This scripted role play is useful in sessions on communication skills especially when trying to illustrate how medical jargon can be problematic and / or the skills involved with how to break bad news.  I’ve found it very useful when working with OTDs (Overseas Trained Doctors) as many OTDs need assistance with communication skills, particularly around inappropriate use of medical jargon.

scripted role play

It is well established that the use of role plays in communication skills training can be of great value, however unscripted role plays in group settings can be terrifying for participants, often more so for OTDs than their Australian counterparts.  Some will disengage and/or use avoidance strategies, impeding their access to learning opportunities.

Scripted and semi-scripted role plays (where dialogue is initially read rather than improvised) can be less threatening.  They provide most of the educational advantages of traditional role plays (e.g. experiential learning, development of empathy) while eliminating or reducing many of the limitations (e.g. lack of control over subject matter, quality of information imparted, performance anxiety), making them a more accessible and palatable option.

Workshop structure (approx. 45mins to 1hr):  

1)   Prior to the session, two volunteers are sought for reading role play (and permission is obtained – no one is ever pressured to read)

2)  Introduction to session

3)  Scenario (projected via PowerPoint or provided on a handout to all audience members)

4)  Reading of dialogue by volunteers

5)  Facilitator-led Q and A “in role” – which may involve some “re-winding” / additional role play by same or new volunteers.

6)  Exercise to “de-role” readers

7)  Group discussion

8)  Conclusion


Sally is a 32 year old pregnant woman who presented to the emergency department with a story of PV spotting this morning.  She saw Dr. Jones.

His notes read:

11/40.  G1P0.  PV spotting for 1 day.  Rh+ve.   No other medical problems, no medications, no allergies.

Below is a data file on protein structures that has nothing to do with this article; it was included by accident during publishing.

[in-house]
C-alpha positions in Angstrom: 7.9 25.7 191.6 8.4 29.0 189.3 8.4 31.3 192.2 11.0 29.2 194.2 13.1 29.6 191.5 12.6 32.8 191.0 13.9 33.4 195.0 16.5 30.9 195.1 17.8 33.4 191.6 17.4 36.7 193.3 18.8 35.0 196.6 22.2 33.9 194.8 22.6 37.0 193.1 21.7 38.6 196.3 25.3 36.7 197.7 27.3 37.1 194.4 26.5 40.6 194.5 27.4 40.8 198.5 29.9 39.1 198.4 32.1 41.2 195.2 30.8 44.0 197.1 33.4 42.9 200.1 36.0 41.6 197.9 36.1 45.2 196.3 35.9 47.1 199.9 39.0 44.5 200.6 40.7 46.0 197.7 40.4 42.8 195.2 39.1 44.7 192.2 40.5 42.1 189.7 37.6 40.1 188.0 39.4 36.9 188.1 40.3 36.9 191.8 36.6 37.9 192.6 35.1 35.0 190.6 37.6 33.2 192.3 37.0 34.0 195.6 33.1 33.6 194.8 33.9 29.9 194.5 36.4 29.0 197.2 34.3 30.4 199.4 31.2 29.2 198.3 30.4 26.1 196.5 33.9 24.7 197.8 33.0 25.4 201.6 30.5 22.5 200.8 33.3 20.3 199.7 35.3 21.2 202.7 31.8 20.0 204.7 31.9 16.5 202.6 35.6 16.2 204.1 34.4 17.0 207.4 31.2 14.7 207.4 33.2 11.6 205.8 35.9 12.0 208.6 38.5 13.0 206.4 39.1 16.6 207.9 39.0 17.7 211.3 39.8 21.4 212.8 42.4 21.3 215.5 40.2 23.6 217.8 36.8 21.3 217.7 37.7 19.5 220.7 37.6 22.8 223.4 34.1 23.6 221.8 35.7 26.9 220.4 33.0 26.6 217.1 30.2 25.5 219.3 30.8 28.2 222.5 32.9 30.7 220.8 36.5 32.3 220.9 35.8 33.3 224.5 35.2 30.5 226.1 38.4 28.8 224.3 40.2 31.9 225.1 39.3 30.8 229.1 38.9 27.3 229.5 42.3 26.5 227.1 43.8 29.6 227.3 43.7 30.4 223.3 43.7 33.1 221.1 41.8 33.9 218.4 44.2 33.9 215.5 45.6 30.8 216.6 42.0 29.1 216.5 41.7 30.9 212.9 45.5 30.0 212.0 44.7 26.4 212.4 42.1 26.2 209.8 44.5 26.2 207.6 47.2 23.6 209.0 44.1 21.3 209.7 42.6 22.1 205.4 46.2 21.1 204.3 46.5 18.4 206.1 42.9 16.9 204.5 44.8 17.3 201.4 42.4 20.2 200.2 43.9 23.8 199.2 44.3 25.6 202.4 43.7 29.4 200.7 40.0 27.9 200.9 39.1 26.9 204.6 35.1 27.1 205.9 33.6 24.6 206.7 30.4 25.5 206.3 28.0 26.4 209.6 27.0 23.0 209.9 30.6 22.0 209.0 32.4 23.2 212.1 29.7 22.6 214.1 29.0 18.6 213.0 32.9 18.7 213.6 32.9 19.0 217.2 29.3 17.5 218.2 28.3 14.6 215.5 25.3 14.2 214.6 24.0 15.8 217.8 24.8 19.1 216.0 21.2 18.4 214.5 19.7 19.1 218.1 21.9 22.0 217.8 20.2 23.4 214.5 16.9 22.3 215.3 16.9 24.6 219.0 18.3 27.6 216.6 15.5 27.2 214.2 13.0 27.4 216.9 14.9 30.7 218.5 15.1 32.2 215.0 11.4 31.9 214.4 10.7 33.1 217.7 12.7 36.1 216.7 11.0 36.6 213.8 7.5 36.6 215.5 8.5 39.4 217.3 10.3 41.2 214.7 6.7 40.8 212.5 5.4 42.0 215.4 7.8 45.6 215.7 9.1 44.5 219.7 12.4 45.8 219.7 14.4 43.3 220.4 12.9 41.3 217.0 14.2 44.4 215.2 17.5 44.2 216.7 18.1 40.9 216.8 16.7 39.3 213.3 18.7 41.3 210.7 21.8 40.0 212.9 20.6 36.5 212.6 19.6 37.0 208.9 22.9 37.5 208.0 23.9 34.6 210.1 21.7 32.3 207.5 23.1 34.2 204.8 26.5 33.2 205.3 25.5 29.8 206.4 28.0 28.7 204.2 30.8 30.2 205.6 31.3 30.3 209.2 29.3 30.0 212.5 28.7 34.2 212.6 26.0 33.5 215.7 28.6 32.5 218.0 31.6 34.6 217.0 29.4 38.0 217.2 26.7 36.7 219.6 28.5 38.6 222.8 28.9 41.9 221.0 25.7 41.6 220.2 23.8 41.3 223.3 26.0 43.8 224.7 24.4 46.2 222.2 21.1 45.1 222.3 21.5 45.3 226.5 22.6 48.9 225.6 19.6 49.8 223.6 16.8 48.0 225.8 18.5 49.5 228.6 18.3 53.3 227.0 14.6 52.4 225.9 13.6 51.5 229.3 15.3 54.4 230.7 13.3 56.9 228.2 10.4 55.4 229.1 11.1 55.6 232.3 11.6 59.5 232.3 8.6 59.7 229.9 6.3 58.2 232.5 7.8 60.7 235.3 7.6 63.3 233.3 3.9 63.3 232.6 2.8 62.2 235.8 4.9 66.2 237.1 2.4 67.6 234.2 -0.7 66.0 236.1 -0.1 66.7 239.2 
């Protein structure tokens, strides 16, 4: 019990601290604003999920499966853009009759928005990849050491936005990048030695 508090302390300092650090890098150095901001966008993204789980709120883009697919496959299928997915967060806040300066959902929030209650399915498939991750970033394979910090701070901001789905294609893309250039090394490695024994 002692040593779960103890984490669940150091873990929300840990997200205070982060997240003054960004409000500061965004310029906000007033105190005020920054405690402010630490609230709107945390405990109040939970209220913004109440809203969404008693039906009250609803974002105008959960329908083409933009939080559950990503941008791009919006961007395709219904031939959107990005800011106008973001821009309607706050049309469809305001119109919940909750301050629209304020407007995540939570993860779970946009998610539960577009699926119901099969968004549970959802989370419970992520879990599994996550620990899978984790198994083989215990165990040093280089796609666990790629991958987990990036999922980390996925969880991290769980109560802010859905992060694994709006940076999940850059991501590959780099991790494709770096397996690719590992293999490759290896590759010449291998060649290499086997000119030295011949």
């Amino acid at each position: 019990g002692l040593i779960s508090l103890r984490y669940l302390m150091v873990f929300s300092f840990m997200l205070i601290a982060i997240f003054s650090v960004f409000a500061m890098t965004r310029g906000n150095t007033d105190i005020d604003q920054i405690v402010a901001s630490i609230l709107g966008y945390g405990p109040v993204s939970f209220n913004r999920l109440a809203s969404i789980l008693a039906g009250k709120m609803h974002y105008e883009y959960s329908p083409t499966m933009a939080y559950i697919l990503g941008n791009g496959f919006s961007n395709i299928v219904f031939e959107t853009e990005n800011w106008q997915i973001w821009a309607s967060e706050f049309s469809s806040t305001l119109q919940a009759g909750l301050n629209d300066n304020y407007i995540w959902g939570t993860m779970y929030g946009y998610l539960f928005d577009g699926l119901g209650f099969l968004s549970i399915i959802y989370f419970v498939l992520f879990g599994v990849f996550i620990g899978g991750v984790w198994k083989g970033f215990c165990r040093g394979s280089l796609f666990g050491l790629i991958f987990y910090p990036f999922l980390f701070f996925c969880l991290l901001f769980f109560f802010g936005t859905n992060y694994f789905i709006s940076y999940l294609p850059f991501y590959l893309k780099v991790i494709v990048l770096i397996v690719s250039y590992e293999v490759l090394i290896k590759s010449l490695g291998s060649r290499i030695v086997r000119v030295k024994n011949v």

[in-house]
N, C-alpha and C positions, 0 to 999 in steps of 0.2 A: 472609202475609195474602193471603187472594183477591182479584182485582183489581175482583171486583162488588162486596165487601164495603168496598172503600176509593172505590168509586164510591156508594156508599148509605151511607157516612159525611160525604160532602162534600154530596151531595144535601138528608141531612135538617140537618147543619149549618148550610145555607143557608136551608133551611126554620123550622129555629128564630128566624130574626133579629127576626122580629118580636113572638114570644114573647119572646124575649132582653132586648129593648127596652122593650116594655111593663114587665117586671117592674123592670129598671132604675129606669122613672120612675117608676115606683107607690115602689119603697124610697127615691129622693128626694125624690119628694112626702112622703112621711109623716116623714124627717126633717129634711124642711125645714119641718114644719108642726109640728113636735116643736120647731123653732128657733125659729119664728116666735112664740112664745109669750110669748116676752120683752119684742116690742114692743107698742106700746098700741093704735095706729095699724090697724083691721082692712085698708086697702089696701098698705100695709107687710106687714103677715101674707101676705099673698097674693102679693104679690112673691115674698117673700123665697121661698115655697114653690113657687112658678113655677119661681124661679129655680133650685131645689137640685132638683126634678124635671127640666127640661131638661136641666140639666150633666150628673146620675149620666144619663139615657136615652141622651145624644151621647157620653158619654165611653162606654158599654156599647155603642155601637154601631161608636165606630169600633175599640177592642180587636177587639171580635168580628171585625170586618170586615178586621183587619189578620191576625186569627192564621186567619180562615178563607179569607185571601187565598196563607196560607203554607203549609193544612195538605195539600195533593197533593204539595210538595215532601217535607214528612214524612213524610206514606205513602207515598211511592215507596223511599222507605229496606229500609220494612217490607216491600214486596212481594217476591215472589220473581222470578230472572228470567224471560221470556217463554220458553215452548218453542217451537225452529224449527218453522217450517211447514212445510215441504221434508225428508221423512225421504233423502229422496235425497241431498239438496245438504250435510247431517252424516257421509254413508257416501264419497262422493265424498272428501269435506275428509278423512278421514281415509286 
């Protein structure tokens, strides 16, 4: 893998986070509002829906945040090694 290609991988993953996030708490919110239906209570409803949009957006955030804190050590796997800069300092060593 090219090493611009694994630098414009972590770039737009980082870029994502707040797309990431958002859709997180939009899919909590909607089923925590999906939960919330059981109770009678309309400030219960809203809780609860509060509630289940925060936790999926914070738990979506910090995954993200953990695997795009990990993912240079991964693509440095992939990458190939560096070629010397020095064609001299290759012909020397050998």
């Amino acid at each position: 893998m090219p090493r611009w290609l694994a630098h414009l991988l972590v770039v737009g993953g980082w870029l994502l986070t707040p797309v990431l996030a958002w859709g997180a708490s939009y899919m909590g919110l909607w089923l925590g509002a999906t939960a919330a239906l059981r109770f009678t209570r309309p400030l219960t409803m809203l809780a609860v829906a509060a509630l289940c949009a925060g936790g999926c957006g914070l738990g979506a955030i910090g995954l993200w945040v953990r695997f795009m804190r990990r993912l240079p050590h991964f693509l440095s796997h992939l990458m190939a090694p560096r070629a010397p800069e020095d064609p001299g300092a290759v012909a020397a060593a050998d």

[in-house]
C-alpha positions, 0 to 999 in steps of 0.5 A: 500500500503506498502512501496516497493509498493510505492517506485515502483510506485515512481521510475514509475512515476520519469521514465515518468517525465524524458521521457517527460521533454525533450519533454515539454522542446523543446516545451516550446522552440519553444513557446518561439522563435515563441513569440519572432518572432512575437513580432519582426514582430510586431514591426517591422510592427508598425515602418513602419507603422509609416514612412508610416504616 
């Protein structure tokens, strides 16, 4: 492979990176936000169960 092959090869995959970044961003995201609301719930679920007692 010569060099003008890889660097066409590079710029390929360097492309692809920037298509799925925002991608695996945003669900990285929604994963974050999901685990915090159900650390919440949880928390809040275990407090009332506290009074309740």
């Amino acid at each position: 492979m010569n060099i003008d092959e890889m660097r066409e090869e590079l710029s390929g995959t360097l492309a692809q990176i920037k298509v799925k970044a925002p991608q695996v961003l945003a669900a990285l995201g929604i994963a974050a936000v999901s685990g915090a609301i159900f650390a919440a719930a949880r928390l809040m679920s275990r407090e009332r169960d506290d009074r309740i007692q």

On examination

  • Afebrile
  •  No pelvic tenderness,
  • No blood seen, Cervical os closed.

Reassured that PV bleeding common in early pregnancy

Plan –USS to exclude miscarriage. Review after scan.

The ultrasound report reads:


Clinical Details
PV bleeding. ? viable pregnancy.

Contained within the uterine cavity was a gestational sac. A foetus
was identified. CRL = 14.7mm = 7 weeks 6 days. Mean sac diameter =
43mm = 10 weeks 1 day.
No foetal heart was definable.
No myometrial abnormality or adnexal abnormality was identifiable.

The appearances are consistent with a non viable gestation

Dr. Jones’ shift has ended and you have been asked to discuss the test results with Sally.


SALLY: So what did the scan show doctor?

DOCTOR: I’m afraid the news isn’t good. The ultrasound revealed that your gestation is non-viable.  There is no cardiac activity.

SALLY:  The heart isn’t beating?

DOCTOR: That’s right. I’m very sorry for your loss.

SALLY: Are you saying my baby has died inside me?

DOCTOR: Yes.  I’m sorry.

SALLY: When did it happen?  I had a scan just over three weeks ago and everything was fine.

DOCTOR: There is a discrepancy between your gestational dates and foetal size which seems to indicate that the foetus stopped developing some time ago – maybe two to three weeks.

SALLY: I’ve had a dead baby in my uterus for two or three weeks?!

DOCTOR: Perhaps, impossible to know though. The good news is that the PV bleeding you’ve had indicates that the body has realised that this has happened and is getting ready to expel the products of conception.  If you prefer, we can offer you a D and C and remove the products surgically.

SALLY: Are you trying to say that I can wait and let my body deal with it naturally or else have a curette?

DOCTOR: Exactly. There are pros and cons with each approach.  Most first trimester spontaneous abortions sort themselves out and do not technically require a curette…

SALLY:  An ABORTION!  I haven’t had an ABORTION!

DOCTOR: No, no, I don’t mean a termination.  A spontaneous abortion is the medical term for a miscarriage.


DOCTOR: … so as I was saying, we don’t have to rush into a curette as most early miscarriages resolve without intervention, but many women decide to have the procedure. It avoids having to go through prolonged heavy bleeding and severe cramping and also, most women don’t like the thought of retaining a dead foetus for any longer than they have to.  They get “cleaned out”, so to speak and can move on.   Of course there are risks with having a D and C.  Infection, bleeding, uterine damage- even rupture, anaesthetic complications etc.  So what do you want to do?

Discussion points:

What did the doctor in this scenario do well?

What jargon did he/she use?

What would have been more appropriate terminology?

What are other things he/she have done better?